Bouddi National Park Photography – read all about it! The Story Behind – Bouddi Swirl
So this is an occasional series where give a full account of a particular image… in this case it’s all about being taken by surprise at how popular an image can be. And certainly to be able to add to my collection of NSW landscape photography prints for sale.
My original photo story went something like …
A conundrum. Shoot the milky way with the Astro Facebook group of people ( a lovely bunch ) around a 90 minute drive plus 30 minute walk away, or watch Australia vs France [World Cup]. I ummed and ahhed and eventually decided to shoot sunset and maybe the core rising a bit closer to home, and be back home by 8 pm. Finally I decided on Bouddi National Park as I had not been there before, and I had seen good images of rock swirls. I drove a slightly roundabout way, and the clouds stayed put. Good for sunset? Maybe… good for Astro? A resounding NO.
I arrived late at the car park and a lovely lady gave me her ticket to use, and I started the walk, not knowing where on earth I was going. The colour was increasing so I found a couple of good-looking rocks and set up shot right on the edge of the cliff, trying to keep out of other ‘togs ways. And there you go, a lovely reverse sunset overlooking the sea. The actual sunset wasn’t as good, but – next time! Also – nice to meet Steve Daggar – we shot together for a while as the light faded and the clouds increased haha 😊
A few more details:-
What you don’t see.
I had a day to myself, and as usual got distracted. I hadn’t done Bouddi National Park photography before so I decided to give it a go. So I left for the drive later after lunch than I should have, then took a detour to my favourite bottle shop. Only then did I realise (a) I was well behind time (b) and I had taken far too much of a detour distance-wise and (c) I didn’t really know where I was going from my detour.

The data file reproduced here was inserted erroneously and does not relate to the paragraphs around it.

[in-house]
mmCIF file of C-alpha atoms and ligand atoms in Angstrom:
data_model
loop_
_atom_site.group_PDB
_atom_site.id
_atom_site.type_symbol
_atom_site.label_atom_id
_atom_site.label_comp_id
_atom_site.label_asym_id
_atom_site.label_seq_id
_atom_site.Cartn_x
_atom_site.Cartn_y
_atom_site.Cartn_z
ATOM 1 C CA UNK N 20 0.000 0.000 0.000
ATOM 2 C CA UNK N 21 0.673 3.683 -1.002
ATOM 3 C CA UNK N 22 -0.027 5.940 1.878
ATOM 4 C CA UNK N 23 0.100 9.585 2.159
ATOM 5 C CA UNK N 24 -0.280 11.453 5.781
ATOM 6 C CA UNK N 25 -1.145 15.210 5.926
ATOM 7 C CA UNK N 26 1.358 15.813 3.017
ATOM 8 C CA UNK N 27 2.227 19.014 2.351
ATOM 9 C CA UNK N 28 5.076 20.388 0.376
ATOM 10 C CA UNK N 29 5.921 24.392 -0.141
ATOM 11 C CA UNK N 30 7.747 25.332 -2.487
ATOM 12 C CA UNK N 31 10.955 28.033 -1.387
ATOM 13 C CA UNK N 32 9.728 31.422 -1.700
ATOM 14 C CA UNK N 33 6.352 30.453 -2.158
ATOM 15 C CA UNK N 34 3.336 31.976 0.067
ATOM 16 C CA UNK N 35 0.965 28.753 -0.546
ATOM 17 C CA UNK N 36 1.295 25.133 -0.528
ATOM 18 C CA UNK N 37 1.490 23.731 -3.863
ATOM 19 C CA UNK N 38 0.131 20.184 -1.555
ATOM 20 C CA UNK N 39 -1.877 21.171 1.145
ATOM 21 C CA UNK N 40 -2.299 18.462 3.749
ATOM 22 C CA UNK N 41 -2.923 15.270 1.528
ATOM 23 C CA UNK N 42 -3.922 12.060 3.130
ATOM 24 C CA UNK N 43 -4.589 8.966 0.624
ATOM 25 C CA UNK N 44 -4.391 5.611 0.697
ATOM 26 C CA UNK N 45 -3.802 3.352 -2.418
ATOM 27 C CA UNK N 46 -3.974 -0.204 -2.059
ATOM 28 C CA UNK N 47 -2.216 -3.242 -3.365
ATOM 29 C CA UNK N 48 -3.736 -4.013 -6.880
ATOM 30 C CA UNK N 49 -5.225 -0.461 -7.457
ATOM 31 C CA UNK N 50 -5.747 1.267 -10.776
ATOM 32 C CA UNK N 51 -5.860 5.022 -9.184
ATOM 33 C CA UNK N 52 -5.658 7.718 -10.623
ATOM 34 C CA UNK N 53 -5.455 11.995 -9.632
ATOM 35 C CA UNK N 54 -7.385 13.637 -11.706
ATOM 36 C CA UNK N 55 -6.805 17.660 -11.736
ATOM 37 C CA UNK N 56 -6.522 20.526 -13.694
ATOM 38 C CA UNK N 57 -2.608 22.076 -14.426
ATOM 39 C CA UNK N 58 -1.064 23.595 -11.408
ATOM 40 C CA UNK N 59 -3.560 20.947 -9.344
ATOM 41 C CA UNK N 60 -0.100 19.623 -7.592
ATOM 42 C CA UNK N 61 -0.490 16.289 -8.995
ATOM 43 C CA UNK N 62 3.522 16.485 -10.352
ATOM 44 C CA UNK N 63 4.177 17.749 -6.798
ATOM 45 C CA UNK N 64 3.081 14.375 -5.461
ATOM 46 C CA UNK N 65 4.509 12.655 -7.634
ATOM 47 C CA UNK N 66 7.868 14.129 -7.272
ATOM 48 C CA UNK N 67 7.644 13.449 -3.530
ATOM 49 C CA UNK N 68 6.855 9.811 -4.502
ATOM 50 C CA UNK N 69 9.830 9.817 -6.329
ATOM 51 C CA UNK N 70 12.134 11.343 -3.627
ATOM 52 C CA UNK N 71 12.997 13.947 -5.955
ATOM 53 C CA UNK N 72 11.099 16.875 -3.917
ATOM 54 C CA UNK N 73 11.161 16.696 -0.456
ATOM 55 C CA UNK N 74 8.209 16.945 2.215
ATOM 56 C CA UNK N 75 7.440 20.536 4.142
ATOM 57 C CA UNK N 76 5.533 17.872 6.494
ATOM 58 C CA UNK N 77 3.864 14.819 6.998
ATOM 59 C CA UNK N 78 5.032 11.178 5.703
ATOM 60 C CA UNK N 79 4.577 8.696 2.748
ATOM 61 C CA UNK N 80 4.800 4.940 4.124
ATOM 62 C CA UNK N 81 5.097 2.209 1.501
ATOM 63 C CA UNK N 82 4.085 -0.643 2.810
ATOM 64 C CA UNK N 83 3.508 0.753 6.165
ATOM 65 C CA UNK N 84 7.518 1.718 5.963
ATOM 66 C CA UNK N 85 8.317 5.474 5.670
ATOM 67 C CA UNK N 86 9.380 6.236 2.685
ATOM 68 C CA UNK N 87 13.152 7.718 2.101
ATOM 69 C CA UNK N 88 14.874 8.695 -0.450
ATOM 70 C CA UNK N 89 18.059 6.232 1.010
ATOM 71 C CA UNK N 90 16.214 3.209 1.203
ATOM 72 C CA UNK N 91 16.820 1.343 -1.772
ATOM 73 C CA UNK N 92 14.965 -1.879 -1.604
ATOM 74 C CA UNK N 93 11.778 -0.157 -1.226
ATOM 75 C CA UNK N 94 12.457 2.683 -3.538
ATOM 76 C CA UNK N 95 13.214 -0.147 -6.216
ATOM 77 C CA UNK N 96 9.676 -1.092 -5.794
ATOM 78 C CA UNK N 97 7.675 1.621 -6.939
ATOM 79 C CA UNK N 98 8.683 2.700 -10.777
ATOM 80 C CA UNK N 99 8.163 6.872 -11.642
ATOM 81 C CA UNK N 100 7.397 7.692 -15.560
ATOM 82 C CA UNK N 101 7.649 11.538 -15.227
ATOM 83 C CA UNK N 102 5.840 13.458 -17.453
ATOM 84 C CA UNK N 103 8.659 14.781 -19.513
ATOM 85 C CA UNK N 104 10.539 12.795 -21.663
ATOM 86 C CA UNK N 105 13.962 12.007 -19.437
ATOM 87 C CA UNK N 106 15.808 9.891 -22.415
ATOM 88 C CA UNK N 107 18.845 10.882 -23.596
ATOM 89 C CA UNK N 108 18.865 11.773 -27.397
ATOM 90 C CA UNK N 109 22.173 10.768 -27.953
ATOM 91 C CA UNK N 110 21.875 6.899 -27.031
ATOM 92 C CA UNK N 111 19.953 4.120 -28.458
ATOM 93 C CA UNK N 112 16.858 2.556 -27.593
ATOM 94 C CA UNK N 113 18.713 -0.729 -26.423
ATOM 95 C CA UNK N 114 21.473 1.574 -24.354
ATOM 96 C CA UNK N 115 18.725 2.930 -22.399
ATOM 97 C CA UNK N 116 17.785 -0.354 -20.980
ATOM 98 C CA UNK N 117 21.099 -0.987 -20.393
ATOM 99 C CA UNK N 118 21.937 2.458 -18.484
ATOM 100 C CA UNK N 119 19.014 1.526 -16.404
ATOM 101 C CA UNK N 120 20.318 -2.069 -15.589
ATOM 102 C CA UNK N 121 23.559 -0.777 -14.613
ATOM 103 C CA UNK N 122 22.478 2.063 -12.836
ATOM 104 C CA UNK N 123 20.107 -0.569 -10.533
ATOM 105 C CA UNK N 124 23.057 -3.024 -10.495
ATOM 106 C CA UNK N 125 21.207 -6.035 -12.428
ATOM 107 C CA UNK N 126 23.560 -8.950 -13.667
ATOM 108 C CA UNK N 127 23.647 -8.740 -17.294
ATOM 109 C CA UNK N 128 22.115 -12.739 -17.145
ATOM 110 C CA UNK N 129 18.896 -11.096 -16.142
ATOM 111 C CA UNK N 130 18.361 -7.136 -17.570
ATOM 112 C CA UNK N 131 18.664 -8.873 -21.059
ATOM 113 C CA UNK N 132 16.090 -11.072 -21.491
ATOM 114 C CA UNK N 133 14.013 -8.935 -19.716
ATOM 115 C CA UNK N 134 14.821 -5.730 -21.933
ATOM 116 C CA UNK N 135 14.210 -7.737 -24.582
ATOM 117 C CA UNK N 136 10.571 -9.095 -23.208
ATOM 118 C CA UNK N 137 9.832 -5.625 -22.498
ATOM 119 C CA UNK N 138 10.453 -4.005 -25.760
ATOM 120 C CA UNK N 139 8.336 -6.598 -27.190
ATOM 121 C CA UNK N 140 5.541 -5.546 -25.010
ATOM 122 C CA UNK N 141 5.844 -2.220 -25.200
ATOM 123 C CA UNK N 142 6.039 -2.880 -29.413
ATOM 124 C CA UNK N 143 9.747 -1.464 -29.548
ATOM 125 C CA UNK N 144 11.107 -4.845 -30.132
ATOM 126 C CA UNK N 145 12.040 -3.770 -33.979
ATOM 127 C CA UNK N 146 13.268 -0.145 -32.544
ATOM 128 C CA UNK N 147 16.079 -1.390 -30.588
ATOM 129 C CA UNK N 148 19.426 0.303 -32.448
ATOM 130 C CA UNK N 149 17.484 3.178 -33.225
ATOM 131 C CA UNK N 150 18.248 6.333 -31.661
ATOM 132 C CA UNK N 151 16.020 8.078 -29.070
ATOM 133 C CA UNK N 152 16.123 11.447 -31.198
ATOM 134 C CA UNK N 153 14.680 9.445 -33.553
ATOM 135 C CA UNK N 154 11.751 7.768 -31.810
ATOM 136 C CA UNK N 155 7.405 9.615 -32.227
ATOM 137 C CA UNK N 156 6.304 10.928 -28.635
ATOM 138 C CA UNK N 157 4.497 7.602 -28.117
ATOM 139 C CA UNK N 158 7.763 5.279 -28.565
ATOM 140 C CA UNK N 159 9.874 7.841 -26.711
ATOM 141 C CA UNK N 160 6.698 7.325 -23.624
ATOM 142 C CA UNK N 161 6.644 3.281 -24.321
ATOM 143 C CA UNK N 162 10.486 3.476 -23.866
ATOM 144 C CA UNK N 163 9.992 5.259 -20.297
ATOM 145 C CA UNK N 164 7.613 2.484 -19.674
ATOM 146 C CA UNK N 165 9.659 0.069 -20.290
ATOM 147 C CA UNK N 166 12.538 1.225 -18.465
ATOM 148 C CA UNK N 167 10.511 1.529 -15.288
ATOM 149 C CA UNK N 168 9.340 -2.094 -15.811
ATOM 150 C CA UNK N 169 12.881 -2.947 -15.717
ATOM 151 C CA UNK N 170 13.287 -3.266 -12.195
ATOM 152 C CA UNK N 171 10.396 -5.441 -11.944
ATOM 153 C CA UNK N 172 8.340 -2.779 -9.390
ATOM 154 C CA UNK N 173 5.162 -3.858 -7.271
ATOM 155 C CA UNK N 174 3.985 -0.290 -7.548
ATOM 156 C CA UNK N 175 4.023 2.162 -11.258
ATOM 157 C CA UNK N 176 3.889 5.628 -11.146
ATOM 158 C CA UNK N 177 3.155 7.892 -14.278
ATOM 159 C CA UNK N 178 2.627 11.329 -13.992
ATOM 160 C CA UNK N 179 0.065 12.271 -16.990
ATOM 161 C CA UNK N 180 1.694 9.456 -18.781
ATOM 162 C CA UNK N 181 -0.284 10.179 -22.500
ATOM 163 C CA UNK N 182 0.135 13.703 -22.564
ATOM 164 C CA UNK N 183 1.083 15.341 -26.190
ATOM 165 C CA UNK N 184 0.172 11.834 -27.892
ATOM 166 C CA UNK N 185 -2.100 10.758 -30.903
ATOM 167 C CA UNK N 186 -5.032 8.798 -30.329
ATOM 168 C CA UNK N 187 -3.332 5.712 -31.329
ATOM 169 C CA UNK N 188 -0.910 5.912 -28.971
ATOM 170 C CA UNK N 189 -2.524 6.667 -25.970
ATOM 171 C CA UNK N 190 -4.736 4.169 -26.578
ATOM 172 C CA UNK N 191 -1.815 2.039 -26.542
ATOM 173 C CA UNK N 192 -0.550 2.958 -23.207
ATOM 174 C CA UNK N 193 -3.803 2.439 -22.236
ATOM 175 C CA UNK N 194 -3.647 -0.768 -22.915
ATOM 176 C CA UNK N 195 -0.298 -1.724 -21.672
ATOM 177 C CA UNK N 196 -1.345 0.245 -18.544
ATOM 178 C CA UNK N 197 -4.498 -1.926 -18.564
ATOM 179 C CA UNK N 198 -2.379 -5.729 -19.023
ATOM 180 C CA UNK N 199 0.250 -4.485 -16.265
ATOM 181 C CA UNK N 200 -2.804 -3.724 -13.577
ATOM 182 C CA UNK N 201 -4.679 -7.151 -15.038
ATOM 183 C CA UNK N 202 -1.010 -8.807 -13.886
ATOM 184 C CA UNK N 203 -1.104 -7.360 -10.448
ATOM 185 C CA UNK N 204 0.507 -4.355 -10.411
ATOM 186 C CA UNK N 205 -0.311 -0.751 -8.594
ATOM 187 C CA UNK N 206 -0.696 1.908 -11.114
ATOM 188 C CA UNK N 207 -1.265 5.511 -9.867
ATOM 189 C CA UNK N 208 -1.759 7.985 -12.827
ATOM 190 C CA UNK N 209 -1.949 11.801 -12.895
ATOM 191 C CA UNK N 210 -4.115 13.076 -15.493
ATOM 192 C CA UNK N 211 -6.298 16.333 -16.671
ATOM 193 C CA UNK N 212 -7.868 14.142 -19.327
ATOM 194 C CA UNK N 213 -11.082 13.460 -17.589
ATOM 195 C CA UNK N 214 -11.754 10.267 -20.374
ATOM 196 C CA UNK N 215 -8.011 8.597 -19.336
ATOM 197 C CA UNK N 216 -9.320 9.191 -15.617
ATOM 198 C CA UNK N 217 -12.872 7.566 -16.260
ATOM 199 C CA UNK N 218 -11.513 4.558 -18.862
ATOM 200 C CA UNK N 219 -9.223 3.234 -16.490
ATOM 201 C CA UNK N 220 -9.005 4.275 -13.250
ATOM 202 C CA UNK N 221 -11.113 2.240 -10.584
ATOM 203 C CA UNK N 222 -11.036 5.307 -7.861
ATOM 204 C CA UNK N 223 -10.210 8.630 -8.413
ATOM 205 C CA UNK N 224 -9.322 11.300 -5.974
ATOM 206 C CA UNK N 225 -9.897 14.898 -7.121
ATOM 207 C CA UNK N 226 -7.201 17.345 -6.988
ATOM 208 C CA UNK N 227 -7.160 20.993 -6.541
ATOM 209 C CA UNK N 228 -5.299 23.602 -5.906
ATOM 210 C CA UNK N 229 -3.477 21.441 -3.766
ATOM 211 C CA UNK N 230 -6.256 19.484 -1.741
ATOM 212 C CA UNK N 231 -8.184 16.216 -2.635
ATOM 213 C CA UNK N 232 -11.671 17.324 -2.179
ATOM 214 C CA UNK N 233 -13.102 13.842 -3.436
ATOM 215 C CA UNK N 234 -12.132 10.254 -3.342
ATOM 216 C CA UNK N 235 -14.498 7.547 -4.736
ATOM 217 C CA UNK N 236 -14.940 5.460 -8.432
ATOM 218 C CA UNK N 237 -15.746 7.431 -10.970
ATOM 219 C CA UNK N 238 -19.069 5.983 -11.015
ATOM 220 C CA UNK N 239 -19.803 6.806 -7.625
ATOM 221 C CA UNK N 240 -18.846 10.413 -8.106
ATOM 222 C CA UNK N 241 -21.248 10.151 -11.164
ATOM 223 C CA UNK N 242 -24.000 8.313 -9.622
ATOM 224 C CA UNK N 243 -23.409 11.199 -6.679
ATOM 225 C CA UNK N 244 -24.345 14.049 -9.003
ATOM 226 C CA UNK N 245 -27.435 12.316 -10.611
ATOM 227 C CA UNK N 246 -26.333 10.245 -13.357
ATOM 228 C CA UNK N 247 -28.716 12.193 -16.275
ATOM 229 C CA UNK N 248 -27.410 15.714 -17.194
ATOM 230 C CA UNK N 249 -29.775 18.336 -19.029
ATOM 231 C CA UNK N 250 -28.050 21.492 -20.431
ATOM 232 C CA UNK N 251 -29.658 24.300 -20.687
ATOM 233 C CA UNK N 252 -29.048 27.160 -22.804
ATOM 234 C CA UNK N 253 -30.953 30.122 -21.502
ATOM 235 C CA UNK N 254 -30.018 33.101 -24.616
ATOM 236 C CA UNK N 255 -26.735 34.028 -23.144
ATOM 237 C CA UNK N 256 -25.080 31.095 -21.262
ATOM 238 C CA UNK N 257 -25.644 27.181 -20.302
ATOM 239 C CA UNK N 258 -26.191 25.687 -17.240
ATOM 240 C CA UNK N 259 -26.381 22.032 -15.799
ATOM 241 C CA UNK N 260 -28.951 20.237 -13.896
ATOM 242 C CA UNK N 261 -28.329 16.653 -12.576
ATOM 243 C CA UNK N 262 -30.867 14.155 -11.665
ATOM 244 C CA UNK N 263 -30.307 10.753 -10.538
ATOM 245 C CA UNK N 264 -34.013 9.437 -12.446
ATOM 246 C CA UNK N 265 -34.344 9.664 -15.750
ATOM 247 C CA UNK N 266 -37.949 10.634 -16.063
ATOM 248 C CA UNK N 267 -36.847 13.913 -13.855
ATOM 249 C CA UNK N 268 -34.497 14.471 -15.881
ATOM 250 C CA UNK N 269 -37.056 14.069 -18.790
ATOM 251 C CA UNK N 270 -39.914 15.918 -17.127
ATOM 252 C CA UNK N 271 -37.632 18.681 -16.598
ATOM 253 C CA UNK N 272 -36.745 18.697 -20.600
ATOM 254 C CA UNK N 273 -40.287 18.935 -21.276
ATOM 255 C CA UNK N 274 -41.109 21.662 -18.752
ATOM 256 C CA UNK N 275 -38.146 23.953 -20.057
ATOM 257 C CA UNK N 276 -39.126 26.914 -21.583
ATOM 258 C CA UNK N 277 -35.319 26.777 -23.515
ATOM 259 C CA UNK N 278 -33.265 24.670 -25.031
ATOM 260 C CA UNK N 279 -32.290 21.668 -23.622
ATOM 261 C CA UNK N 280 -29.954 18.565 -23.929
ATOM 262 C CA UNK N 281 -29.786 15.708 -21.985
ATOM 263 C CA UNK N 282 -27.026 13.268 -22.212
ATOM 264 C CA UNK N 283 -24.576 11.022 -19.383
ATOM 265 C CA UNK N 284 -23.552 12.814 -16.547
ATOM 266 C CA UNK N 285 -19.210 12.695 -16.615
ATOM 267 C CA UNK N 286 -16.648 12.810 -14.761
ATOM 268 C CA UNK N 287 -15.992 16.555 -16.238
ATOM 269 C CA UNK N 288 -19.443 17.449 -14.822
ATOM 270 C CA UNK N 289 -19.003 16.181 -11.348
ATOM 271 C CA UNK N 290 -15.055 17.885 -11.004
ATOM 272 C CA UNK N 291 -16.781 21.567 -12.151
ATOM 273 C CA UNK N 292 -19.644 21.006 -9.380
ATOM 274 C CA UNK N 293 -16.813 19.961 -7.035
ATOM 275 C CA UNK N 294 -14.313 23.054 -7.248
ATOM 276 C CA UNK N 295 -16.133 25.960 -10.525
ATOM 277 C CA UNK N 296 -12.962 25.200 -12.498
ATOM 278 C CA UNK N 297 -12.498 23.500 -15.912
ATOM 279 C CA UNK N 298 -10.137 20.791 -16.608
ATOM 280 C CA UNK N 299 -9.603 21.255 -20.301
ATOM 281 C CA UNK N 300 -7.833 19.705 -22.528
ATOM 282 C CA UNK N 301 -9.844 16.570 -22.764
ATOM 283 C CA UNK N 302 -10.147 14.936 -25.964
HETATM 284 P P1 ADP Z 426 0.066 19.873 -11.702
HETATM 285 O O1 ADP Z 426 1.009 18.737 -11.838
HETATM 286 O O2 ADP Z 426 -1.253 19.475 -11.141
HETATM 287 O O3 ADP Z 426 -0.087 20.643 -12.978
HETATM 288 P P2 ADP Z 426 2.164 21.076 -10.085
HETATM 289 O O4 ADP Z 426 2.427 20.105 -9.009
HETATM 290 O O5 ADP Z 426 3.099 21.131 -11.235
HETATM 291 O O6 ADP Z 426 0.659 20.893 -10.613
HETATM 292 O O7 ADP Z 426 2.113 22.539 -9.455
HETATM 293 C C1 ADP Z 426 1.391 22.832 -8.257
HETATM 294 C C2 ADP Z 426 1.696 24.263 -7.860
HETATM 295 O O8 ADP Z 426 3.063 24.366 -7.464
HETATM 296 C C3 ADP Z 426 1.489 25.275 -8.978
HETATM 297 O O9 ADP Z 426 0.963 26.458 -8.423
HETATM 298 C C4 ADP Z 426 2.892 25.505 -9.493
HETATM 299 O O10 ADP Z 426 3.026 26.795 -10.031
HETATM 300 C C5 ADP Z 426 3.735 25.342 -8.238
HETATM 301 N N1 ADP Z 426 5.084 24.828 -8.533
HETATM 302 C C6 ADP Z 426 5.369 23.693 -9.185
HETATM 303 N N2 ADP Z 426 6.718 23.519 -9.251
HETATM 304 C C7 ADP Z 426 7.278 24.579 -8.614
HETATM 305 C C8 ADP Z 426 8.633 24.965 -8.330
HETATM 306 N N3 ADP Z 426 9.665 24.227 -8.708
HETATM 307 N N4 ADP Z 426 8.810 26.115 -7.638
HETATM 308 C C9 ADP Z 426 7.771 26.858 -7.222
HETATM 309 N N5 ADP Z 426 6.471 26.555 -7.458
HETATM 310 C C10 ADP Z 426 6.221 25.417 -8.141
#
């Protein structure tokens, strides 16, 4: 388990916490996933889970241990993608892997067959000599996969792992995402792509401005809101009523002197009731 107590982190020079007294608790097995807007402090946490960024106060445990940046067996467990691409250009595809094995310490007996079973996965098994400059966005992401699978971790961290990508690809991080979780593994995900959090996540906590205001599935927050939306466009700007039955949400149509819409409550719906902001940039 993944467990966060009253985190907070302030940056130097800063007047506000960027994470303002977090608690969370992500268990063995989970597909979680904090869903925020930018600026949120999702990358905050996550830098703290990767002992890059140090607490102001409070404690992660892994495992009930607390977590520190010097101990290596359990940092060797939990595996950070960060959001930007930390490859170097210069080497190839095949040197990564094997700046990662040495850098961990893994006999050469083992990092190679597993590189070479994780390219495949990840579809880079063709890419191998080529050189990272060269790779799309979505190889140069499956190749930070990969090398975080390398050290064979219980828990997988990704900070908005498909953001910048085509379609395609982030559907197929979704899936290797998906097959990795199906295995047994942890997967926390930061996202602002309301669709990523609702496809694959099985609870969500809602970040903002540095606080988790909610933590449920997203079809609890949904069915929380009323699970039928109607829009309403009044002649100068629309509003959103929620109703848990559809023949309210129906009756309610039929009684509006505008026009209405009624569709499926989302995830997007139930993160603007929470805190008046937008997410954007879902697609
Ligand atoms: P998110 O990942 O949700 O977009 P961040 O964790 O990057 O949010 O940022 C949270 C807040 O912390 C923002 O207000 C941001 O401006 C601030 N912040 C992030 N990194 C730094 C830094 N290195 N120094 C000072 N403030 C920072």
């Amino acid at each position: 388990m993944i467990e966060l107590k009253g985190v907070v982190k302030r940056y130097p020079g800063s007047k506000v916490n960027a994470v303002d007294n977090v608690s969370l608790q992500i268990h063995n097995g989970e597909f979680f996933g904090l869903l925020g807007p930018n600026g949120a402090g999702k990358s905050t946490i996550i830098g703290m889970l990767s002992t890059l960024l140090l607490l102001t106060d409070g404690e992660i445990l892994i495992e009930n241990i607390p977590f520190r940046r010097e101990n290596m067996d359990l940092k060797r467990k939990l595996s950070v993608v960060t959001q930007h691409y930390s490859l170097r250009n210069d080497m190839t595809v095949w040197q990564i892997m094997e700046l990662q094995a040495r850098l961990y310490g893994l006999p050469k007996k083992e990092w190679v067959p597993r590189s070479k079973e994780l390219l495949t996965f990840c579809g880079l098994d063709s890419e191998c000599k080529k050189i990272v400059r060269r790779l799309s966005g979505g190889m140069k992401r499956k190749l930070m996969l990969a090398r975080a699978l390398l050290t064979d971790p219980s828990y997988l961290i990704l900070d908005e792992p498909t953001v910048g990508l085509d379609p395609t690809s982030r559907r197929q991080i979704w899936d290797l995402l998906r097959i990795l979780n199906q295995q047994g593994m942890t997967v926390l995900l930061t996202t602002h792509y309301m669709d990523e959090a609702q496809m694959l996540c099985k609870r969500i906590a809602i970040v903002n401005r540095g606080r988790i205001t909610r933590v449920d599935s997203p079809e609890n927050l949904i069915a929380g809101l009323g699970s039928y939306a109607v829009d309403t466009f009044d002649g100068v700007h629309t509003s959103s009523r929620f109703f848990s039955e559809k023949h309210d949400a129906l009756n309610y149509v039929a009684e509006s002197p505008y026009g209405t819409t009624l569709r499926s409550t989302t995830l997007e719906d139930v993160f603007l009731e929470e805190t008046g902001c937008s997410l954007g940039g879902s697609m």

So it was all a bit fractious in the end. I do realise that doing landscape photography I don’t practise what I preach! So I really lost the ability to arrive and take stock slowly of a completely new location. And to really set up well before the light starts. I knew there were swirls to be found, but where were they, and more worryingly, where were the ‘good ones’ I had seen pictures of before? I settled on the swirls that I thought looked good. And boy was it near the edge of the cliff. Most of the shoot was on my knees – or my derriere – to get low enough to get the foreground to feature. I stood up each time slowly and carefully – at least until I met Steve. I took even more care when the lights levels faded, as the rocks weren’t exactly level.
And no, there was no Astro after dark – too many high clouds rolled in.
What I saw Afterwards
Back at home, I realised I had found ‘the Swirls’. Or rather even if they aren’t the Swirls that everyone finds, they were close enough. Composition was spot on in this one shot – though a horizontal composition alternative was less than successful.
The photo has great depth – you can read more about that here
The photo also roughly adheres to the Rule of Thirds with the horizon on a line one third from the top – you can read more about that here
Am I Happy?
I am sooo happy with this – despite my lack of prep, I got lucky with finding what I was looking for – I think. Apart from wishing I could have included more ocean in the frame around to the left (that would have been a drone shot) and also maybe used a Little Stopper I am happy. But afterwards! I shared the image on my page on Facebook, and straight away got masses of ‘FaceLove’, and even more ‘InstaFame’. A whole lot of people and institutions shared it as well – always nice when that happens. New ‘likes’ on my page galore. It’s always great when that happens as you can never predict it. The shots that I think are winners can very often fall flat.
Also – there is another point. I ‘do’ Australian Photographs. Many others do as well. There is a school of thought that says I need to have a whole portfolio of proverbially beautiful Australian landscape photography images up my sleeve. Uluru photographs, Bungle Bungle photographs etc. Which of course is difficult – you need to travel thousands of kilometres to get the iconic Australian photographic prints in your portfolio and and – oh my – get Great Light each time. However, I do consider this to be a NSW landscape photography icon, even if not an Australian landscape photography icon. And I bagged it!
Canon EOS5D Mk III ~ Canon 16-35 F4 @ 16mm (of course) ~ 1/125s freehand-blended with 1/15s ~ F8 ~ ISO 100
The Berowra Photographer. Well, the Bouddi National Park Photographer this time.